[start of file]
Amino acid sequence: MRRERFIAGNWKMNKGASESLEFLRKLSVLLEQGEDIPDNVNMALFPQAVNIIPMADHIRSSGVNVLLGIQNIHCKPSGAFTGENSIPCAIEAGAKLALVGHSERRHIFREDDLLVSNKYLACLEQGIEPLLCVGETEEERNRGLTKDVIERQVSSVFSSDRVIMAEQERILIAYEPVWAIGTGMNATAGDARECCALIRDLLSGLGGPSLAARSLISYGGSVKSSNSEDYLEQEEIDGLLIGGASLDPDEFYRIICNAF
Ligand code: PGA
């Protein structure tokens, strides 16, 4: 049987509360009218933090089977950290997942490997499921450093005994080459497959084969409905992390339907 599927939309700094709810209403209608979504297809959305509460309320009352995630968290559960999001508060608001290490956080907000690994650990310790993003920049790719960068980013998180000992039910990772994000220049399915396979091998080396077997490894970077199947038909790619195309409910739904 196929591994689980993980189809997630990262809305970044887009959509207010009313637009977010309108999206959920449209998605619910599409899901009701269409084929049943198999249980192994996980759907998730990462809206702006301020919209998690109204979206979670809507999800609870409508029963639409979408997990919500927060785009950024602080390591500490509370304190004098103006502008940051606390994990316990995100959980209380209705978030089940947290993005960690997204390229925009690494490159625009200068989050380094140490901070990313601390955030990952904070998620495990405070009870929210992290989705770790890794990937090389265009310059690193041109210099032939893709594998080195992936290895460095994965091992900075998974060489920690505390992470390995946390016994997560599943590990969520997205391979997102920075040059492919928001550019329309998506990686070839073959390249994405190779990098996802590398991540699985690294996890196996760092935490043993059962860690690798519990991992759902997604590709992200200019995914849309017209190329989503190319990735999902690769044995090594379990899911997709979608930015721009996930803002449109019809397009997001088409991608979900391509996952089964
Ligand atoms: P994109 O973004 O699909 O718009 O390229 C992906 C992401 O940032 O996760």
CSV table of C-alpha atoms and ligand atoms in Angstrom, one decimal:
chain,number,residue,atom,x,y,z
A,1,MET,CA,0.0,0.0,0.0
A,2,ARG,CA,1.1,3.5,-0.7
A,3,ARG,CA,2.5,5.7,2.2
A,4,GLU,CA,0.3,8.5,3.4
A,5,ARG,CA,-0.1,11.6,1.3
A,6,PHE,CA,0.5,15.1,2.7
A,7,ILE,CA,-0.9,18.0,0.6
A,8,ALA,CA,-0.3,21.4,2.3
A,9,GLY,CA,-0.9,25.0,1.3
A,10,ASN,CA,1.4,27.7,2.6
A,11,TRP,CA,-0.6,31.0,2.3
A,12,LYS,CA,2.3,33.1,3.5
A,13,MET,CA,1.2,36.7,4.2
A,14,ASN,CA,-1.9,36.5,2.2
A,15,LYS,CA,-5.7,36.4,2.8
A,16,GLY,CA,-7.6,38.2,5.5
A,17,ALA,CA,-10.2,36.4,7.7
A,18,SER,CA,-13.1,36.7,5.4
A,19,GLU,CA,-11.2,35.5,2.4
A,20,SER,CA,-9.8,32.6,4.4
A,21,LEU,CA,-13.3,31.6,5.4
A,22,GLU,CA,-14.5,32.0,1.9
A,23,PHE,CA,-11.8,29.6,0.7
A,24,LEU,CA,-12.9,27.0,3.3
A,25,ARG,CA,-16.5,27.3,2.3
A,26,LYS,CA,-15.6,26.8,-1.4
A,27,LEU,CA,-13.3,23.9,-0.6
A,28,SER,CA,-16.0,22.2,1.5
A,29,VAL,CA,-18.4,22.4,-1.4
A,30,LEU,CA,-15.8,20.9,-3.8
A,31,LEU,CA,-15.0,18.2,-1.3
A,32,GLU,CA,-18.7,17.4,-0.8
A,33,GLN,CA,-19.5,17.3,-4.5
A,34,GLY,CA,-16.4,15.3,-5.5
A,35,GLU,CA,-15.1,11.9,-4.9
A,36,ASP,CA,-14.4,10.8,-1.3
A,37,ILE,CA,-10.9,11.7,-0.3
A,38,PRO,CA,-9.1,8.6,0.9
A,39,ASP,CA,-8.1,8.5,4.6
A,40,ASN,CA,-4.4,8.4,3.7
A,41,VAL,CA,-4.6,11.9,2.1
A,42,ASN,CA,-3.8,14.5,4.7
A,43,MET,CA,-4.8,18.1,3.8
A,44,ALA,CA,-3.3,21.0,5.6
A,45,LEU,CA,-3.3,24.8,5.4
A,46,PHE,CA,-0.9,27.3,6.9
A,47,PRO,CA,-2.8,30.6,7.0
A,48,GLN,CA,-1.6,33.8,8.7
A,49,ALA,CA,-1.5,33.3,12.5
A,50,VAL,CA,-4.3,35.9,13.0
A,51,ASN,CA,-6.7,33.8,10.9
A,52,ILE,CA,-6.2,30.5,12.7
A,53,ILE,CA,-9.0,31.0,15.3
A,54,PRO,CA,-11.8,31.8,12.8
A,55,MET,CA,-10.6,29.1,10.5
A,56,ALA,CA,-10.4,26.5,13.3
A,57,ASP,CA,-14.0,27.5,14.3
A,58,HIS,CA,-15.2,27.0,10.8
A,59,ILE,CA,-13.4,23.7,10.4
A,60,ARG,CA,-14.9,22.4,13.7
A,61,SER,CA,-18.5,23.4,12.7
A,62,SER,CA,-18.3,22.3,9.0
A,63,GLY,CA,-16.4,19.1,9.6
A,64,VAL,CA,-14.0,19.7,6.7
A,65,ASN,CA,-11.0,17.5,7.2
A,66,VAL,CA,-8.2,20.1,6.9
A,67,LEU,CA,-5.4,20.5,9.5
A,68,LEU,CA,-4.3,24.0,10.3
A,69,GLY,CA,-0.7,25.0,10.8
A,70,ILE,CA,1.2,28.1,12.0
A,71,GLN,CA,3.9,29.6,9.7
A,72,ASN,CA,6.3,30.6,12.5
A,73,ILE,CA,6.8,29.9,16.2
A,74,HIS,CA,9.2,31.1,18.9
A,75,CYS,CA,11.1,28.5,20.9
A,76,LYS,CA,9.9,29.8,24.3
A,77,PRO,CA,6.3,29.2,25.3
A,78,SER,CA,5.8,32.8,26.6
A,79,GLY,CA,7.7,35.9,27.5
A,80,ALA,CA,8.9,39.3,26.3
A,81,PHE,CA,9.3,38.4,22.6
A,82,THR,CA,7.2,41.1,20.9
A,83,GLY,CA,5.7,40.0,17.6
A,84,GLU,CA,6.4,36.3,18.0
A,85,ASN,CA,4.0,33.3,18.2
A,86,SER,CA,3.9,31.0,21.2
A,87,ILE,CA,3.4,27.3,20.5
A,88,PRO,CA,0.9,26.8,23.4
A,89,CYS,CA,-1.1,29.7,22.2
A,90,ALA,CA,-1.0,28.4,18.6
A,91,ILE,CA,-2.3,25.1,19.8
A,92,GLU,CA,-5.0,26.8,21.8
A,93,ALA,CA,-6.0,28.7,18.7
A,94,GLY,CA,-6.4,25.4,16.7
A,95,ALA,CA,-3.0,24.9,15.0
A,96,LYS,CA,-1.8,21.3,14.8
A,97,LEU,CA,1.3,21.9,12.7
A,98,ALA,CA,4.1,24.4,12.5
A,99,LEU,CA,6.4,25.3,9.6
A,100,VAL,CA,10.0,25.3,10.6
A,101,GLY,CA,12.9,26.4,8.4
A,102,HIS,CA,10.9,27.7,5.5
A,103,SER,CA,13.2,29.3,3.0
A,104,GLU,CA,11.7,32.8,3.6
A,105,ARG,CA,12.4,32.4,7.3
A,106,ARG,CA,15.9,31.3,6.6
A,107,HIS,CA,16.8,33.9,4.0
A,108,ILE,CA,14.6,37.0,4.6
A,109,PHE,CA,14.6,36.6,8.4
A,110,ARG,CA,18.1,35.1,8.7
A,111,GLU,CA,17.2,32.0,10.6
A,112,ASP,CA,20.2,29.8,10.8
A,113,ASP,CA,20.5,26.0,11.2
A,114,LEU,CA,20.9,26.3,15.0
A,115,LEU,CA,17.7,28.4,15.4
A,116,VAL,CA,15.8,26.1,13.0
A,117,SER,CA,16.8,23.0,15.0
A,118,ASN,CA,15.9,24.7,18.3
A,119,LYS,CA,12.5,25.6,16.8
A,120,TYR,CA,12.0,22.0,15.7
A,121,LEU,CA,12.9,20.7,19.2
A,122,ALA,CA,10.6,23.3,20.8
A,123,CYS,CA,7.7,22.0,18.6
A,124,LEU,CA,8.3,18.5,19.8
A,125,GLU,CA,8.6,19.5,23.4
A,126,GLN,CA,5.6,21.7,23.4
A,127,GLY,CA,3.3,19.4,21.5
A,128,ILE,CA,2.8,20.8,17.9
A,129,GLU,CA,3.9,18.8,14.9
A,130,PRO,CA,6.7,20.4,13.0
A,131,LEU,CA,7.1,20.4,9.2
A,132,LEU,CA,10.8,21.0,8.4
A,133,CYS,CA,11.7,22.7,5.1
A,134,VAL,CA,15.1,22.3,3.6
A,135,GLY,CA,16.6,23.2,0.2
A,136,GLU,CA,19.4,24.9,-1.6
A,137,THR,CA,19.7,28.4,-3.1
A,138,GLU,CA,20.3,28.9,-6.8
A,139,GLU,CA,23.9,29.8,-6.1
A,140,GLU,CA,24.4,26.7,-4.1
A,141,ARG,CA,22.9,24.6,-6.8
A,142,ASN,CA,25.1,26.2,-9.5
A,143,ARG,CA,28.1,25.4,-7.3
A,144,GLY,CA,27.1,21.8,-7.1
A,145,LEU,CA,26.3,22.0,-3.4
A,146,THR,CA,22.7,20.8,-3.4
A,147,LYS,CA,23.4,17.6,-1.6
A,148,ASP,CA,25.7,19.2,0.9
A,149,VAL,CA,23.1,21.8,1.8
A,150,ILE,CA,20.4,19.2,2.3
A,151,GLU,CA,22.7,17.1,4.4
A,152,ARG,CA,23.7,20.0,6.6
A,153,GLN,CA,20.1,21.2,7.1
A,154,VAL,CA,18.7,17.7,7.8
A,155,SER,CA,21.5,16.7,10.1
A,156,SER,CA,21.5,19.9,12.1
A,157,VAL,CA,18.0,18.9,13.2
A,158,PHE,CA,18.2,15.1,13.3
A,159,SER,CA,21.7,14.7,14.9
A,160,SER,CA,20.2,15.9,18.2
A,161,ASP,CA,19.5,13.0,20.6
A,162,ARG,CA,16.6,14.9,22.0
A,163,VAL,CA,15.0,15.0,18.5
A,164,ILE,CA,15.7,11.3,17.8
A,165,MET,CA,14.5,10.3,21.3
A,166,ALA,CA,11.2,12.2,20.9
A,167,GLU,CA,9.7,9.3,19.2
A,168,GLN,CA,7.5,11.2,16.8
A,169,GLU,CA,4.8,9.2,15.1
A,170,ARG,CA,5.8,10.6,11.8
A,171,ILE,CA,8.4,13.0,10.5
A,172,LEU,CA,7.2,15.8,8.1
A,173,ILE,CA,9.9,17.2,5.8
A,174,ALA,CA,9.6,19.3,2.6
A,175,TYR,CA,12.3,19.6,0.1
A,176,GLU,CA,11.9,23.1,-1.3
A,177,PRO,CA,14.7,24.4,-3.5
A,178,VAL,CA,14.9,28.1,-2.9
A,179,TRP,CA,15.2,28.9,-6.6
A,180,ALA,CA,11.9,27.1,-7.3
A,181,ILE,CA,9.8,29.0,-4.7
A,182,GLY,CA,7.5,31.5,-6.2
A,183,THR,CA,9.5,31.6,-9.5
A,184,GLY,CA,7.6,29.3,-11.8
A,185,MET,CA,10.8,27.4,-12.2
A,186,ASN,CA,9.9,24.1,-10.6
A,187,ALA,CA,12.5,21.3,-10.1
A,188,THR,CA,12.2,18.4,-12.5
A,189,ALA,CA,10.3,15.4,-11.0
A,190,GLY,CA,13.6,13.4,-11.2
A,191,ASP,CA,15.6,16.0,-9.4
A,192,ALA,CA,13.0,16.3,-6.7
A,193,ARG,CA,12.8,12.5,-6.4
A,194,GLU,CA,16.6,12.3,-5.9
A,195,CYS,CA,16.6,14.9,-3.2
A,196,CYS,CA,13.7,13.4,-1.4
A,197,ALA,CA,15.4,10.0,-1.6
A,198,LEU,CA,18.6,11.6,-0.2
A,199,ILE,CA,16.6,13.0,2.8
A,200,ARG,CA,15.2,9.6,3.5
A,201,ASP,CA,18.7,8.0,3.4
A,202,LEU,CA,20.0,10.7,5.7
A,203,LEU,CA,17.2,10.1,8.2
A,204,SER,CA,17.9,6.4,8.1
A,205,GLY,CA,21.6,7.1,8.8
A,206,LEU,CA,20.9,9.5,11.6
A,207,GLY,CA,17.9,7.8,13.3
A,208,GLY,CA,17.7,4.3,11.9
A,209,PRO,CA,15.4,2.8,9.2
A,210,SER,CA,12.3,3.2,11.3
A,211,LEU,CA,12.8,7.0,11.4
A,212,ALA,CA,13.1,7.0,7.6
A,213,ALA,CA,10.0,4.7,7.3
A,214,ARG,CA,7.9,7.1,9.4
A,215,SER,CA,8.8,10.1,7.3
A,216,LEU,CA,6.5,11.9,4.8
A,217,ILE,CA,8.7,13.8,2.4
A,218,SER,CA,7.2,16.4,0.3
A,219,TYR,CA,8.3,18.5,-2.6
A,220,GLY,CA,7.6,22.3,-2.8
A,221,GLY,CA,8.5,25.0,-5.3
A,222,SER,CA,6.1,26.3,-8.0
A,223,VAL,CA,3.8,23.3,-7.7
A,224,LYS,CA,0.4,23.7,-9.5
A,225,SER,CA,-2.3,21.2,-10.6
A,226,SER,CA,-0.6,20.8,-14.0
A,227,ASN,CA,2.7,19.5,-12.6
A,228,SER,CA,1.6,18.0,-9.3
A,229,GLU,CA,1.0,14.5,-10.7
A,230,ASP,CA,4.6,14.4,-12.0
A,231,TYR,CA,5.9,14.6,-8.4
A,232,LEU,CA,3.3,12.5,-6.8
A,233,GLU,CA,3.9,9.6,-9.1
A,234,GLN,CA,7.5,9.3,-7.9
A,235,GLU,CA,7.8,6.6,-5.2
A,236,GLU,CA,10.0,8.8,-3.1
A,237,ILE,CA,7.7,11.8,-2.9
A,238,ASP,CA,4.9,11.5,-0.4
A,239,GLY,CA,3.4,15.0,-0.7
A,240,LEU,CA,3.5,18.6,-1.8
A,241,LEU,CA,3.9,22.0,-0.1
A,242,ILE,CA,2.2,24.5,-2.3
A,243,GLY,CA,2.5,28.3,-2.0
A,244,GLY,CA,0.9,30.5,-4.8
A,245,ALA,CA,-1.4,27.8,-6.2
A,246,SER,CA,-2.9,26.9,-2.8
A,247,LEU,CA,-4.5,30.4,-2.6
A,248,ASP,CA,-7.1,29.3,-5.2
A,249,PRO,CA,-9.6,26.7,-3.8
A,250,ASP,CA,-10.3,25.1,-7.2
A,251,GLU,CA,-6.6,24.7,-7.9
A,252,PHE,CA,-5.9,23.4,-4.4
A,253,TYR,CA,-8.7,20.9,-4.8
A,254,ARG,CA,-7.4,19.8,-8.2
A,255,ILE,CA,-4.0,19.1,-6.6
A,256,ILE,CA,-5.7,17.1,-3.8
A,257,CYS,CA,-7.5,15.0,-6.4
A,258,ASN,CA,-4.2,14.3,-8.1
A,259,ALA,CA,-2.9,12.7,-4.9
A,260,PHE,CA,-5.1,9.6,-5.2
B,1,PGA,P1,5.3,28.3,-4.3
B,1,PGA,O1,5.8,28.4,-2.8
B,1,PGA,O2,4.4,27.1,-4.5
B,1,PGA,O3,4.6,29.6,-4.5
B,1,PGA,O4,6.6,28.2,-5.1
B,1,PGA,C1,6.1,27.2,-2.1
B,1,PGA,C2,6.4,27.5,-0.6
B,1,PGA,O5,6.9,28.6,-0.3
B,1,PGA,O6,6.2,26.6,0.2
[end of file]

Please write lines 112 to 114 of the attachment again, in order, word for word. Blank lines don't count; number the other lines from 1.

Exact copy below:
A,106,ARG,CA,15.9,31.3,6.6
A,107,HIS,CA,16.8,33.9,4.0
A,108,ILE,CA,14.6,37.0,4.6